• Reaction paper – The reaction paper is your opportunity to reflect and consider each topic presented in this course.  It should contain your own thoughts, reactions, opinions, areas of agreement or disagreement that you arrive at as you progress through the class.  It may be a reaction to something you read in the text, or outside class material, a reaction to a classmate’s comment, class discussion, instructor comment, or other class-related activities.  The paper should be hand-written in ink and a minimum of one page (front & back), single-spaced.  All papers must be submitted every Sunday or Wednesday for the previous week.  They are not graded for content.  See the course schedule for reaction paper due dates.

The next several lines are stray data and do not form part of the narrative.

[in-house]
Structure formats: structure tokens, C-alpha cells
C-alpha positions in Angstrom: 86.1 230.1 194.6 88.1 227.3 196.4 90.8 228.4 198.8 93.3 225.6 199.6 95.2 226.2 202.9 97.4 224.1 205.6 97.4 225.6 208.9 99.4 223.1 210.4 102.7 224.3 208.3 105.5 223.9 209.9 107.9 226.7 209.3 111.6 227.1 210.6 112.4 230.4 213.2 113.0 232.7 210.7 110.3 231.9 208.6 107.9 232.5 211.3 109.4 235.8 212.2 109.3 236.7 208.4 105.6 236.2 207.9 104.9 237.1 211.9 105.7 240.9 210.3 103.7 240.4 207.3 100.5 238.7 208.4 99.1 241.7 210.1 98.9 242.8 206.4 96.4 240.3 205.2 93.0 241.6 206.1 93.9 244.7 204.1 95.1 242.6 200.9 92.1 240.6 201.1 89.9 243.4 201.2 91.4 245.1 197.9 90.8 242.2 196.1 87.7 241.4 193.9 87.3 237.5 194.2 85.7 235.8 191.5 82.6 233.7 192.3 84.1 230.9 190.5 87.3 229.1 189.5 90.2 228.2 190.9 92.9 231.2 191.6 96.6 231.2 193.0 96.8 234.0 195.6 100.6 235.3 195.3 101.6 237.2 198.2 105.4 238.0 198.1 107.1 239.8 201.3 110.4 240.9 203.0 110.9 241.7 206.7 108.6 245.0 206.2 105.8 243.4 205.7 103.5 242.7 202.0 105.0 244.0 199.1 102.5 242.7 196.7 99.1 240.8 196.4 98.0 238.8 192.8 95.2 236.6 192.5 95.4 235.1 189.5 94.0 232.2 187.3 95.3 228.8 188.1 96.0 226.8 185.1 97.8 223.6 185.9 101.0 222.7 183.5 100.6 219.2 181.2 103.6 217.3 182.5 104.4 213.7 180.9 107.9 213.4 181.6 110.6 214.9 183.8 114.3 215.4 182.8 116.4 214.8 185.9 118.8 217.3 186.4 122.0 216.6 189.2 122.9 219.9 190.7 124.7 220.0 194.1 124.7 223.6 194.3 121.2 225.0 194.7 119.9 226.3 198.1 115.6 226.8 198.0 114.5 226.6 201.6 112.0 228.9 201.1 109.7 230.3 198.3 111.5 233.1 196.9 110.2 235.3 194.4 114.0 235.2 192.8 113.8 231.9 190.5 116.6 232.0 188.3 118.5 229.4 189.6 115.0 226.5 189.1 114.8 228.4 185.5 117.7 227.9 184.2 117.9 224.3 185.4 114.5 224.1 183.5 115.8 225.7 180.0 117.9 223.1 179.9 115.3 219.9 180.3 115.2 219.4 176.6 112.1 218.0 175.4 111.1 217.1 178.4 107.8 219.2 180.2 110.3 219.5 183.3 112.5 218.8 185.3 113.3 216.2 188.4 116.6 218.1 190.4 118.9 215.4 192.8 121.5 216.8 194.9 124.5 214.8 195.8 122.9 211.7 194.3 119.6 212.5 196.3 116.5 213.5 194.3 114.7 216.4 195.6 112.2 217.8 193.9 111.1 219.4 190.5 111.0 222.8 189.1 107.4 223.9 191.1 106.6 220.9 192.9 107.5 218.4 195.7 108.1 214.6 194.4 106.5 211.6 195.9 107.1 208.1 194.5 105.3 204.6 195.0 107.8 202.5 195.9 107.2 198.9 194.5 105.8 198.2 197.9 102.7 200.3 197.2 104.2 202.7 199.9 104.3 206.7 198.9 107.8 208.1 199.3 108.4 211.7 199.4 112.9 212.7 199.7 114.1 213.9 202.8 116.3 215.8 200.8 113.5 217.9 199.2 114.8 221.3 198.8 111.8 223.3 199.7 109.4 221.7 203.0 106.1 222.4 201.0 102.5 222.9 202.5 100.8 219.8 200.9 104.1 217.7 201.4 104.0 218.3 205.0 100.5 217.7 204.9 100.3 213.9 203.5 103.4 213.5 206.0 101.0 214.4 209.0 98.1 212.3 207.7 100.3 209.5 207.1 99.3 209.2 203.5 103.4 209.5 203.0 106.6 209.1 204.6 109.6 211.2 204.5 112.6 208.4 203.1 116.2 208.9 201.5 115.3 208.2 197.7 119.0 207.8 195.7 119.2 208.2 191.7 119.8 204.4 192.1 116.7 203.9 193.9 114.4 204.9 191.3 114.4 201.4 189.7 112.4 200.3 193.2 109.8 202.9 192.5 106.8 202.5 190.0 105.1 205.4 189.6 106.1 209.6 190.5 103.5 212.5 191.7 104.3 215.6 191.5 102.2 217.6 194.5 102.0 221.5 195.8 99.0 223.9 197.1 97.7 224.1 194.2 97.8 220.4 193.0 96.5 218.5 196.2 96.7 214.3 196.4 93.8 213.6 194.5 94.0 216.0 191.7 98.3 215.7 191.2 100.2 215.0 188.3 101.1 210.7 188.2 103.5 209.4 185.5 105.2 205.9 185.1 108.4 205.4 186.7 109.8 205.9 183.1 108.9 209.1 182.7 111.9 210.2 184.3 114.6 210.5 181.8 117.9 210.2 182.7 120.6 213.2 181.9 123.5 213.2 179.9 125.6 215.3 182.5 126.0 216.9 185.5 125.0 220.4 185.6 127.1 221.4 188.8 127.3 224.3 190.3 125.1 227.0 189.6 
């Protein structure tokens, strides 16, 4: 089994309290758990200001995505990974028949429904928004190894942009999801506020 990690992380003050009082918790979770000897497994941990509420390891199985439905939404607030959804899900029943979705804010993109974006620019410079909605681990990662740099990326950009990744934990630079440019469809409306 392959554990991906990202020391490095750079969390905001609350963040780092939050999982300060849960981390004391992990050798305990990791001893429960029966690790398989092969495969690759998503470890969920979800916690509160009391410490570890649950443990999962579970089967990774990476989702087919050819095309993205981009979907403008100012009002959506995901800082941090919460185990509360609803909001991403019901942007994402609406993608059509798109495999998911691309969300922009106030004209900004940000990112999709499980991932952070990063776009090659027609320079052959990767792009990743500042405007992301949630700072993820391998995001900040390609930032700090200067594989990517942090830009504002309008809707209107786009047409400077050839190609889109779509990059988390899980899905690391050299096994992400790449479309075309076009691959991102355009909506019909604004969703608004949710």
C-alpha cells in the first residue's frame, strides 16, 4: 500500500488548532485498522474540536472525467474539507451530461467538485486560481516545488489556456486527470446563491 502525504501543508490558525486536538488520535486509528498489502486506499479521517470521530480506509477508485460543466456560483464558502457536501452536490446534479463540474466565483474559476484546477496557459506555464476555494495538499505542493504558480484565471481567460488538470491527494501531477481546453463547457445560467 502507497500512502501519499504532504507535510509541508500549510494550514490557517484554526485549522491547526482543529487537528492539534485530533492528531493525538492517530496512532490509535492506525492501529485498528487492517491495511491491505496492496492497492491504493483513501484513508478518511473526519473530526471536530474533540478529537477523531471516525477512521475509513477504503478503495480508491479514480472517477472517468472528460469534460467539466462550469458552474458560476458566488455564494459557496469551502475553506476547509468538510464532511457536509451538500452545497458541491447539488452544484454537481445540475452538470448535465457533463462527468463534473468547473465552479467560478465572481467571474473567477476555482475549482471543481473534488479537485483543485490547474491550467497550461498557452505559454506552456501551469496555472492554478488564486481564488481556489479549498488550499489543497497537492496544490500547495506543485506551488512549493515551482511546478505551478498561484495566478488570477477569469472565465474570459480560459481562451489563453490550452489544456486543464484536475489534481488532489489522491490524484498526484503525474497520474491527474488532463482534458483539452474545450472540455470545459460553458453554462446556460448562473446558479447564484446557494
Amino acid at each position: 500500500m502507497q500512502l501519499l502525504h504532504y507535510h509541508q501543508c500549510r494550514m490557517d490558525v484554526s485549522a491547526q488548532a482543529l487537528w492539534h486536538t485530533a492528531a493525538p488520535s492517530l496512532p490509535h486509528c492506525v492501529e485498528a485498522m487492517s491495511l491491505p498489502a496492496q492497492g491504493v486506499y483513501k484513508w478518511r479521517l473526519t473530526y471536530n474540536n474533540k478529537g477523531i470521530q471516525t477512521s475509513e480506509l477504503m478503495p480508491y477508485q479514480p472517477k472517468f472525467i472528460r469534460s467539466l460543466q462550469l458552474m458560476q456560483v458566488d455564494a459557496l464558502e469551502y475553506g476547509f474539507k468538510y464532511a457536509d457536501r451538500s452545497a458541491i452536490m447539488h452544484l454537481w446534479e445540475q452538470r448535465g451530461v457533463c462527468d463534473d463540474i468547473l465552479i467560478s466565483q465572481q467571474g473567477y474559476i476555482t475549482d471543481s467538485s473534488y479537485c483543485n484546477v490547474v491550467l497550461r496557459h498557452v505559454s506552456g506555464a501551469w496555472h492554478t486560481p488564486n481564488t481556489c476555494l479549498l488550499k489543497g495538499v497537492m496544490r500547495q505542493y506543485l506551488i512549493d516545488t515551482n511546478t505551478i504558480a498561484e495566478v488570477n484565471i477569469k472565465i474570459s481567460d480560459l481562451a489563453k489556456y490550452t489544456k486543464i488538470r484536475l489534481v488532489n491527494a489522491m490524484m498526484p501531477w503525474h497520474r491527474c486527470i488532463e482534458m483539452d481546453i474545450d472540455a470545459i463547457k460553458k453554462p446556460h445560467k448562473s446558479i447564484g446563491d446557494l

• Journal Article Summary – Your summary will cover what the research study is about, how and why the research study was conducted; where and on whom the research was conducted, and the conclusions made by the research.  The purpose of this assignment is to expose the student to the scholarly materials published in the field of Psychology.  The report must be in your own words, do not copy the abstract, summary, or conclusions if presented in the article.  You must include a copy of the Journal Article you select for review.   Be sure to read Guidelines for Writing Critical Reviews and Research Evaluation Tips to assist you in this assignment will be presented on the 2nd class meeting.  See the course schedule for Journal Article Summary due dates.